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Virtual Reality 17

Editors:Daniel Ballin; Robert D. Macredie
Standard No:ISSN 1359-4338 (print) EISSN 1434-9957 (online)
Links:link.springer.com | Twitter | Table of Contents
  1. VR 2013-03 Volume 17 Issue 1
  2. VR 2013-06 Volume 17 Issue 2
  3. VR 2013-09 Volume 17 Issue 3
  4. VR 2013-11 Volume 17 Issue 4

VR 2013-03 Volume 17 Issue 1

Influence of contextual objects on spatial interactions and viewpoints sharing in virtual environments BIBAKFull-Text 1-15
  Amine Chellali; Isabelle Milleville-Pennel; Cédric Dumas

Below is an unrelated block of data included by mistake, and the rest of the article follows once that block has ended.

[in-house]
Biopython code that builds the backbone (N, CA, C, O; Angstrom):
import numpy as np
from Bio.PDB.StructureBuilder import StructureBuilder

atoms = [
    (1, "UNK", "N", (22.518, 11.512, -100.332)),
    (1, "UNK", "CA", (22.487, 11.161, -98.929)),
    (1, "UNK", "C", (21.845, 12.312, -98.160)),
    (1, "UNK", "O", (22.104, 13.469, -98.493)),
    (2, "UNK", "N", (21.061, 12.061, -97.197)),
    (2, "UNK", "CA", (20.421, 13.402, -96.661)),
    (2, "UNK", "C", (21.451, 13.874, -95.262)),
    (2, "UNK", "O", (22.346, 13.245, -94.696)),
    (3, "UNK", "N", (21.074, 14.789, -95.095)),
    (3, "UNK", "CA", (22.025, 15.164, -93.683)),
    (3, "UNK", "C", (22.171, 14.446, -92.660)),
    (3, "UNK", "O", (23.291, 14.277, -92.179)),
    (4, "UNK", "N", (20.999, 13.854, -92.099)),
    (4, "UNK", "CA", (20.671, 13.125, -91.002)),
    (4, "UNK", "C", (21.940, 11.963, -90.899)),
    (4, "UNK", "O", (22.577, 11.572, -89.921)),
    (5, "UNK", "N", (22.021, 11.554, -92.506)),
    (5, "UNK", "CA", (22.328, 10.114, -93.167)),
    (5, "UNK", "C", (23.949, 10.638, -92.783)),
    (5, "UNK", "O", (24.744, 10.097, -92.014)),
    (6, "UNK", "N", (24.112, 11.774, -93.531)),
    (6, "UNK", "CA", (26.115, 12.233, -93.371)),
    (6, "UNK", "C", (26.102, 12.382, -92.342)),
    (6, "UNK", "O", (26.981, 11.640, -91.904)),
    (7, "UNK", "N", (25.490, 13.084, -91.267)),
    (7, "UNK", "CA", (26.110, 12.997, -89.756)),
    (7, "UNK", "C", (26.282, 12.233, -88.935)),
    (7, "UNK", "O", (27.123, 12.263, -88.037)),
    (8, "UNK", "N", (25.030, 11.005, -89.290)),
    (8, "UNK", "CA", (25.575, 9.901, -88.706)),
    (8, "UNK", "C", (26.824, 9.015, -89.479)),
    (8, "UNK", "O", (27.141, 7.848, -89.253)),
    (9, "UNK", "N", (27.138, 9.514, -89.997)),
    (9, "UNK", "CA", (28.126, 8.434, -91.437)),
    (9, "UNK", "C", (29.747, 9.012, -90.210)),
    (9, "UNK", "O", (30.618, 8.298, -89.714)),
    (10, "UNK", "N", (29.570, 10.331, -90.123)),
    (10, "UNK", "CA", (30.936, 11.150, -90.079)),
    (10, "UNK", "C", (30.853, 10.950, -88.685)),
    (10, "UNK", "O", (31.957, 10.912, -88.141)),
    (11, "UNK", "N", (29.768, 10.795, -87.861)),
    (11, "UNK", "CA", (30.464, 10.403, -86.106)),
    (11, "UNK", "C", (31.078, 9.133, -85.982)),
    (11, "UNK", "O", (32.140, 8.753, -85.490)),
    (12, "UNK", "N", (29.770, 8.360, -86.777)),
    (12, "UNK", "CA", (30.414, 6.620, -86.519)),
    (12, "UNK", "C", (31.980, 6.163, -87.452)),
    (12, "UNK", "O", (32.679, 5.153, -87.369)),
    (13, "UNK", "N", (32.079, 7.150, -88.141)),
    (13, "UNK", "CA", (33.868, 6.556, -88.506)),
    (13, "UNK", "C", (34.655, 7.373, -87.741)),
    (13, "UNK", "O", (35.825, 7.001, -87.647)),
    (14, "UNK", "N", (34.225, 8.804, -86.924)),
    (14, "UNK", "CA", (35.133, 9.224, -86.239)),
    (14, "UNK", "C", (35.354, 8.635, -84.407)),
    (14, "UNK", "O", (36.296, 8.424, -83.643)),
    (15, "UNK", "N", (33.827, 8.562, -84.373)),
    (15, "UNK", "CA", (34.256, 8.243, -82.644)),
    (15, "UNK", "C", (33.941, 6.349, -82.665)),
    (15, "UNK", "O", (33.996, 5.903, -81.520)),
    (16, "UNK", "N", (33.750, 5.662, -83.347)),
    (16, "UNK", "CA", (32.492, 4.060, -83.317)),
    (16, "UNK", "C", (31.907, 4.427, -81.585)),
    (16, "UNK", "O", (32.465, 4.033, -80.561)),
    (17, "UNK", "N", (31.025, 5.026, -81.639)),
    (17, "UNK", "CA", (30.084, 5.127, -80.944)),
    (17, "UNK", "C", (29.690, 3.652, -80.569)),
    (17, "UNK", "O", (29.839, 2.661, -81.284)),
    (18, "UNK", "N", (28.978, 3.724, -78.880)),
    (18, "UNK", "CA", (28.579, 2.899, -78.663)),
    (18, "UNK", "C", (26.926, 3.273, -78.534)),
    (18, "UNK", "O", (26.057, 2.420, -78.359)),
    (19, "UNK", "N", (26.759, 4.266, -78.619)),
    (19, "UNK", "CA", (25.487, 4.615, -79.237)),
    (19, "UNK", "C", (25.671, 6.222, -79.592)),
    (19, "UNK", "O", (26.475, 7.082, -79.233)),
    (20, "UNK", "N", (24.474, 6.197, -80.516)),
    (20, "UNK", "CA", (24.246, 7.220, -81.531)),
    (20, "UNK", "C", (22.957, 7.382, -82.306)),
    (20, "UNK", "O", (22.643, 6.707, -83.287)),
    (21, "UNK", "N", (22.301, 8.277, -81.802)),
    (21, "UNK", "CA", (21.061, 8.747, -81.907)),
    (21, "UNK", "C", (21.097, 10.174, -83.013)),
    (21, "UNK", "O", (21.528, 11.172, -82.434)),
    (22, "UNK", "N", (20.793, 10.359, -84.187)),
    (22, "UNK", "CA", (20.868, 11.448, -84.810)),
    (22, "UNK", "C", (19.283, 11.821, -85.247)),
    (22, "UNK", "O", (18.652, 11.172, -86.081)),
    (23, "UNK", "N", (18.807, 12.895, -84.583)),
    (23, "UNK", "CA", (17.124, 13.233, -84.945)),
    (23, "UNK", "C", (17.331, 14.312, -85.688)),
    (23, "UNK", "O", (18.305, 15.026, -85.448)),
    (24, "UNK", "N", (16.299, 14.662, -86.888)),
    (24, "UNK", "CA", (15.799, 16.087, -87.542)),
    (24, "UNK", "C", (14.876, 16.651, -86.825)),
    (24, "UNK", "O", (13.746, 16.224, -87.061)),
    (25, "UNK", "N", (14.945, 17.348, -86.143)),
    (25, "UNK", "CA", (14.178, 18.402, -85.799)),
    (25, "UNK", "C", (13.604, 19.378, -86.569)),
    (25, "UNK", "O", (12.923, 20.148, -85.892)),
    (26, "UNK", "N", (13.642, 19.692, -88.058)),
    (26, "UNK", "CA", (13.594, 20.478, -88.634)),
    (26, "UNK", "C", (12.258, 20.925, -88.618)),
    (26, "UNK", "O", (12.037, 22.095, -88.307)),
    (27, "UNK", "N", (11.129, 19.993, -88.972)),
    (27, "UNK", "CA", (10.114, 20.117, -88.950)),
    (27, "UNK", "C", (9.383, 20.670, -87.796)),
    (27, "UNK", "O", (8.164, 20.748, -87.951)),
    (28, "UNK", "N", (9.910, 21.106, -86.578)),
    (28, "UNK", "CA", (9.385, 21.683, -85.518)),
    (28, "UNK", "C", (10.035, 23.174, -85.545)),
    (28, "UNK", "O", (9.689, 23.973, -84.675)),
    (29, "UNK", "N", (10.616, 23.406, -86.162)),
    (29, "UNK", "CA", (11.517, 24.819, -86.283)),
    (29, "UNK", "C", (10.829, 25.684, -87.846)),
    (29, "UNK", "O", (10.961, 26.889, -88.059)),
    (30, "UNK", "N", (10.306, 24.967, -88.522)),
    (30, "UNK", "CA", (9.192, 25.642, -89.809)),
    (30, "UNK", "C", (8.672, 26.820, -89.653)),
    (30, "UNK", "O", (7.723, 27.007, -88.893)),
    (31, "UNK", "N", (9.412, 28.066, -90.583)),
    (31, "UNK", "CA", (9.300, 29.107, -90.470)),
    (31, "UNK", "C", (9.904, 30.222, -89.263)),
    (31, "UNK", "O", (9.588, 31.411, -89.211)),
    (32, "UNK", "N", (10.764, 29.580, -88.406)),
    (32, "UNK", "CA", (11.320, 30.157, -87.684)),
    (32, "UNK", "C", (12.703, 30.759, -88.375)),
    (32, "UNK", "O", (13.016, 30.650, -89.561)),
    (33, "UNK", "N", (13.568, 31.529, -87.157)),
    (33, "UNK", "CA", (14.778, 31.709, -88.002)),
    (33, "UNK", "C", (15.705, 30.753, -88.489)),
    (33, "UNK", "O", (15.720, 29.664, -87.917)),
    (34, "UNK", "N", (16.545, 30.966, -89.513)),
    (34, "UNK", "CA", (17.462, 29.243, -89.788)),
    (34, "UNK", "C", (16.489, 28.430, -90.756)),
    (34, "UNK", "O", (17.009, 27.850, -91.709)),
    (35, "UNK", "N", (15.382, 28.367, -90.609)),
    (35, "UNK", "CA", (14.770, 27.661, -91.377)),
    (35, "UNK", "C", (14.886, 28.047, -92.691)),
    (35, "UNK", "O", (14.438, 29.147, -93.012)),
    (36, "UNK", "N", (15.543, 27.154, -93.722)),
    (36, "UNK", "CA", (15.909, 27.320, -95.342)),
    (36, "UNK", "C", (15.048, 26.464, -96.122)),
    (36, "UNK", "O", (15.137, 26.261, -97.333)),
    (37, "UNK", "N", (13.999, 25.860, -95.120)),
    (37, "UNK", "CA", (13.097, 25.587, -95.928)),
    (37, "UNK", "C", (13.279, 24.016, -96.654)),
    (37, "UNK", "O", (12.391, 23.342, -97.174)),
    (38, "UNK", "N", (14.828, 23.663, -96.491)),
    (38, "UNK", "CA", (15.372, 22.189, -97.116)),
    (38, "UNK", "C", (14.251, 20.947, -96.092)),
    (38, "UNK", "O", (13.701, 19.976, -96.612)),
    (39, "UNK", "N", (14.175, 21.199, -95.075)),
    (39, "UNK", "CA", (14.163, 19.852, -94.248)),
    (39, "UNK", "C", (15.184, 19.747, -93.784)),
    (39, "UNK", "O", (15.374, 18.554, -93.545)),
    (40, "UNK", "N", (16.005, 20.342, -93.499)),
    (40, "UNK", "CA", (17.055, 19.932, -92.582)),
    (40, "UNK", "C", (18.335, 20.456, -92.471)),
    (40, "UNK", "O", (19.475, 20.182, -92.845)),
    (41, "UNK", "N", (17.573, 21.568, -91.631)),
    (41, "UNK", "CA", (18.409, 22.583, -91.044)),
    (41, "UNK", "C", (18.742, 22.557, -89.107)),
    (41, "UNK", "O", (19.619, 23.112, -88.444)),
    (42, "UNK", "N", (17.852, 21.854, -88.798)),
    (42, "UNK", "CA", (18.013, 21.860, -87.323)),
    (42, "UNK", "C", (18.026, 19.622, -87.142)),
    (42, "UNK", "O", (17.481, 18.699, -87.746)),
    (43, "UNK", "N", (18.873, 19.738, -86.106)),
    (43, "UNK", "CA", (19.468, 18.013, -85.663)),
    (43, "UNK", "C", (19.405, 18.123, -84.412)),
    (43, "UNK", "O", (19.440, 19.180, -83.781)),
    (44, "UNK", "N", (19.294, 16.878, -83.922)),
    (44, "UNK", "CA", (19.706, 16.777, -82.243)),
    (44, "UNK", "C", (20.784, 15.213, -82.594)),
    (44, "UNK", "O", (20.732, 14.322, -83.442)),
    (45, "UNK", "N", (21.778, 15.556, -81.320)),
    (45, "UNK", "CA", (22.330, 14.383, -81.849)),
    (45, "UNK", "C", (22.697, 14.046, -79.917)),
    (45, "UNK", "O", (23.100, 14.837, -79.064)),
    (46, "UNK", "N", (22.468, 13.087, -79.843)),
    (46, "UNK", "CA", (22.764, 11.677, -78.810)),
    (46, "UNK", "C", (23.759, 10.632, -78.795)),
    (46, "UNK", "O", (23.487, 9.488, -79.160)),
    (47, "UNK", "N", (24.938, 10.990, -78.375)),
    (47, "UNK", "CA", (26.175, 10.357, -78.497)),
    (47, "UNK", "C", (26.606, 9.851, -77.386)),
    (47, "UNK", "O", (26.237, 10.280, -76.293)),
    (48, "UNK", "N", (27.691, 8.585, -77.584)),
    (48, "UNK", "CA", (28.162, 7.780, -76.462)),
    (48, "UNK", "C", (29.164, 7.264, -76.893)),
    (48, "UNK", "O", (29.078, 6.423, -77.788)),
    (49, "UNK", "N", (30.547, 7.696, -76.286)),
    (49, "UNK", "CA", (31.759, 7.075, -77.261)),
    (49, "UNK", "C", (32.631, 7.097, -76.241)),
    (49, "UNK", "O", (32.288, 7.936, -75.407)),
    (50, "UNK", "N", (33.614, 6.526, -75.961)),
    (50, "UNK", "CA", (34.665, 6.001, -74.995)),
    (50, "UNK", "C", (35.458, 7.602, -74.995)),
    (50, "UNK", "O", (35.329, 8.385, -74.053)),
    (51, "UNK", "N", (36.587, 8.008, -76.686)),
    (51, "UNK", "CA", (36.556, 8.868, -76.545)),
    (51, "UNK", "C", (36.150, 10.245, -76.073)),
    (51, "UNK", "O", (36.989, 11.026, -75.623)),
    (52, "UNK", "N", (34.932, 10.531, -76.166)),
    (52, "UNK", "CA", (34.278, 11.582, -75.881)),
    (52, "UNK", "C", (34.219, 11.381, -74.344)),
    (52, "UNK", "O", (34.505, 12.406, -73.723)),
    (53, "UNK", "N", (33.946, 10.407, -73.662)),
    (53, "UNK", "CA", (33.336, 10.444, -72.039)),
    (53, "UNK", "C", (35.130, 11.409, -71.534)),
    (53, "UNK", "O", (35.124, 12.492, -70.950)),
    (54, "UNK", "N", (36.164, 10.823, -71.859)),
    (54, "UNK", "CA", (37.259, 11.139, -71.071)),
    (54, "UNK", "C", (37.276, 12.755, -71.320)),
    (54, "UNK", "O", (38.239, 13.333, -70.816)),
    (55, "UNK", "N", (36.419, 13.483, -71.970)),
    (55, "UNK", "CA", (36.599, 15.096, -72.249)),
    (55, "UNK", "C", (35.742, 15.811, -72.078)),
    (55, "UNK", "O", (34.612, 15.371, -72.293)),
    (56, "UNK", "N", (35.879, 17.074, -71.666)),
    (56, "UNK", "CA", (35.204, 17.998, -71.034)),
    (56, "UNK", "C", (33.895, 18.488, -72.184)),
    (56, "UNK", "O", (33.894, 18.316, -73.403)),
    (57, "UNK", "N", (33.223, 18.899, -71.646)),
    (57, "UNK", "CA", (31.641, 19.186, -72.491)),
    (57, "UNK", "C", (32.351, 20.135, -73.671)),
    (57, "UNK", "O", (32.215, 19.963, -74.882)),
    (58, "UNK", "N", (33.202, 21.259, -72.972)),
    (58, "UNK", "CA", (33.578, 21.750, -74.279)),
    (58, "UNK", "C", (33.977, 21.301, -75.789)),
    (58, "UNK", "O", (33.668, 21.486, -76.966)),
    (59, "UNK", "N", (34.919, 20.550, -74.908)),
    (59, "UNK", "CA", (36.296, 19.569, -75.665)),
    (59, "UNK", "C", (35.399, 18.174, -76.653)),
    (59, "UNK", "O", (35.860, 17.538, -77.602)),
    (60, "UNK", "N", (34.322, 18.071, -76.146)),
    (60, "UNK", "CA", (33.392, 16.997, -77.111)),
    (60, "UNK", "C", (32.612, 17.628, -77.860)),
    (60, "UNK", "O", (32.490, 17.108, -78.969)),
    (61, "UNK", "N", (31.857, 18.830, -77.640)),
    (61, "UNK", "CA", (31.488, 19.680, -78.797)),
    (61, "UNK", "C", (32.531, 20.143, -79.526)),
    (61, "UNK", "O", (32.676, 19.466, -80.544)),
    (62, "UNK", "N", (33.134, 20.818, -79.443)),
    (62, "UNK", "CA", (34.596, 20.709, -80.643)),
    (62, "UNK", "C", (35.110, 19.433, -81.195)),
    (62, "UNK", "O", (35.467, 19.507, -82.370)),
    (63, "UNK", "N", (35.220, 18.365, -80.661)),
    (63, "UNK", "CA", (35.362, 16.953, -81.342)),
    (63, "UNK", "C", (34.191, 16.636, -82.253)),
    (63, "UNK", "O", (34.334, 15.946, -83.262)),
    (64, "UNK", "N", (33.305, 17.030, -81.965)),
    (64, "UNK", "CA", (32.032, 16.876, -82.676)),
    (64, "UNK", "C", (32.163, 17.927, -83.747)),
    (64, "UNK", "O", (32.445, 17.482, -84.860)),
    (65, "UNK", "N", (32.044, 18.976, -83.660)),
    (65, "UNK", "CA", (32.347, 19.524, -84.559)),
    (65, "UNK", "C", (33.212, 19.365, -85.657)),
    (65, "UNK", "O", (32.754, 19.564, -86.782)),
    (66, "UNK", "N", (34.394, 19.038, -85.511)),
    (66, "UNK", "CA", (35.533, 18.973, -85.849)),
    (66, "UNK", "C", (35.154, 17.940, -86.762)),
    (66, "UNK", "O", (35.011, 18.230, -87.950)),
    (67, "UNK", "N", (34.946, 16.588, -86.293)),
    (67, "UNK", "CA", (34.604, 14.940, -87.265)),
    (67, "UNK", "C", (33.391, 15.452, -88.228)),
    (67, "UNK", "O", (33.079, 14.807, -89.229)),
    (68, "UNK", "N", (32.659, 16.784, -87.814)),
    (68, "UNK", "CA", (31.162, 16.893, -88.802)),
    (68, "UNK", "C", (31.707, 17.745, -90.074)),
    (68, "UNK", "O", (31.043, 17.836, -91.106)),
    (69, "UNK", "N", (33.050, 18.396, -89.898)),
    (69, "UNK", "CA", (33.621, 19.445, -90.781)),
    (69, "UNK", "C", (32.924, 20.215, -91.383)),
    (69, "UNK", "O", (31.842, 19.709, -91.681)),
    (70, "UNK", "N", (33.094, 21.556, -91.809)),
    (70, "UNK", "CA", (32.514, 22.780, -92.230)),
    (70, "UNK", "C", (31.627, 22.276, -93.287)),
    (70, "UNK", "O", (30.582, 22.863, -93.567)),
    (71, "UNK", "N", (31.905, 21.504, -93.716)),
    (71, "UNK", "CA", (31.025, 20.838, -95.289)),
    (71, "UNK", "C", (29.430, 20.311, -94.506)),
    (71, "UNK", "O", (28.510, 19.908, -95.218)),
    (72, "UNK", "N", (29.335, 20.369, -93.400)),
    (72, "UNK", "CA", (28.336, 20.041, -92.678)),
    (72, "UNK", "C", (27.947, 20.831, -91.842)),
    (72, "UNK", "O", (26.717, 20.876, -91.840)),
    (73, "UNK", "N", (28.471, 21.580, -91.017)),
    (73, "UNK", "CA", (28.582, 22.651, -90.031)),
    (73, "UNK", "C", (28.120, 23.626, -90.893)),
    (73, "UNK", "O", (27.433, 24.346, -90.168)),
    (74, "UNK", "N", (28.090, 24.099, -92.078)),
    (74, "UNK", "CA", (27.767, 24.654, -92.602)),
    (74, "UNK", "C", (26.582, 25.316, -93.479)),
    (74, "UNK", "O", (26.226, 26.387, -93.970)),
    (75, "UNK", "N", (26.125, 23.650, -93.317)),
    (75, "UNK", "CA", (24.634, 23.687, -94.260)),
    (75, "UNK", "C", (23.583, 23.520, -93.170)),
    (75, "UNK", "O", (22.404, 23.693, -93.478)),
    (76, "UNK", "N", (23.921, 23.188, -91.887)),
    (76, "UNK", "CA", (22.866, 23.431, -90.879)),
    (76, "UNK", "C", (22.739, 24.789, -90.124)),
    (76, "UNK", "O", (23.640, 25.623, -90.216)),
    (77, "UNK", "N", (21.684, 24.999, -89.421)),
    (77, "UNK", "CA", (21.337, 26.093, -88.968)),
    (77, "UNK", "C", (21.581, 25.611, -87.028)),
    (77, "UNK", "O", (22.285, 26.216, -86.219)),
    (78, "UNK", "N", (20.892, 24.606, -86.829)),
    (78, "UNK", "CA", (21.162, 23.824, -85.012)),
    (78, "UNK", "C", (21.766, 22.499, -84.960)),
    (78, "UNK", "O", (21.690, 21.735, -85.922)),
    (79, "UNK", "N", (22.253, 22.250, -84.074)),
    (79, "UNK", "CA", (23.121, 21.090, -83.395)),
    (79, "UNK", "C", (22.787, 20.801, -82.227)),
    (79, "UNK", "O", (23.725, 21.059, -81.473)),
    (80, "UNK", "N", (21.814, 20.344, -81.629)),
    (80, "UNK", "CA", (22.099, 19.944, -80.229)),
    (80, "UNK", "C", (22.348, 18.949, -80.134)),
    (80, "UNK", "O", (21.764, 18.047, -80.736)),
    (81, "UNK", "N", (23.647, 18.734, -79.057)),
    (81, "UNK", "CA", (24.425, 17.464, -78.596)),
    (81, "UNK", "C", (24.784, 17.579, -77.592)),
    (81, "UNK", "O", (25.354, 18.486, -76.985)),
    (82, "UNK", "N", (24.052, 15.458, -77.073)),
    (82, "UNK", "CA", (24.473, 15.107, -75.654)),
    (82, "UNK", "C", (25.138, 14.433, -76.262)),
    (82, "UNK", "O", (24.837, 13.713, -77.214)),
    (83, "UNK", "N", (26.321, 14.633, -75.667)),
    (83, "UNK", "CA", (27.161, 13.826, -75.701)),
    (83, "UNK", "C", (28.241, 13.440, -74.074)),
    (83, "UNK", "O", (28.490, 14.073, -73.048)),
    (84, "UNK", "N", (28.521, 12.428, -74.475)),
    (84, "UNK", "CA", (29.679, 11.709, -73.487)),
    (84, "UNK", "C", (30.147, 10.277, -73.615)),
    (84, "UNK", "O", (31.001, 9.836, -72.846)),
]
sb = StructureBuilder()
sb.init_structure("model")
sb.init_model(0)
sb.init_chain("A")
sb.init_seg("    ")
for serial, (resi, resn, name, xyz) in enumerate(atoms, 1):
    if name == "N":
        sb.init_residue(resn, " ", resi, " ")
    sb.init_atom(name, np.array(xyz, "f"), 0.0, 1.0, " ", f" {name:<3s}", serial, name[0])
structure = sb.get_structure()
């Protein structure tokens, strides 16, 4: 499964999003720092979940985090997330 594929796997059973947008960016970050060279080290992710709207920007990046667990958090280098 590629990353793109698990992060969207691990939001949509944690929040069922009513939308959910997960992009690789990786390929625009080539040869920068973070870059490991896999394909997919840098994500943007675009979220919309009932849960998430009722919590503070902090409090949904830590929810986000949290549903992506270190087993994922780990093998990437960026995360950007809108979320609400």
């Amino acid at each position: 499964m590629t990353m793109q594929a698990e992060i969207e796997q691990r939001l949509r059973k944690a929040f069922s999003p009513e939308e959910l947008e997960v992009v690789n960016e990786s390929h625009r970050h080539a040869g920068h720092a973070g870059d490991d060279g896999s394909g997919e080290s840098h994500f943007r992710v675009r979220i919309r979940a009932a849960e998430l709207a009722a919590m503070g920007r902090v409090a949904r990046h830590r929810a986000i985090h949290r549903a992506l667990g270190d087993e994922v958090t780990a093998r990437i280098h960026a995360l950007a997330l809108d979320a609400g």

Collaborative virtual environments (CVEs) are 3D spaces in which users share virtual objects, communicate, and work together. To collaborate efficiently, users must develop a common representation of their shared virtual space. In this work, we investigated spatial communication in virtual environments. In order to perform an object co-manipulation task, the users must be able to communicate and exchange spatial information, such as object position, in a virtual environment. We conducted an experiment in which we manipulated the contents of the shared virtual space to understand how users verbally construct a common spatial representation of their environment. Forty-four students participated in the experiment to assess the influence of contextual objects on spatial communication and sharing of viewpoints. The participants were asked to perform in dyads an object co-manipulation task. The results show that the presence of a contextual object such as fixed and lateralized visual landmarks in the virtual environment positively influences the way male operators collaborate to perform this task. These results allow us to provide some design recommendations for CVEs for object manipulation tasks.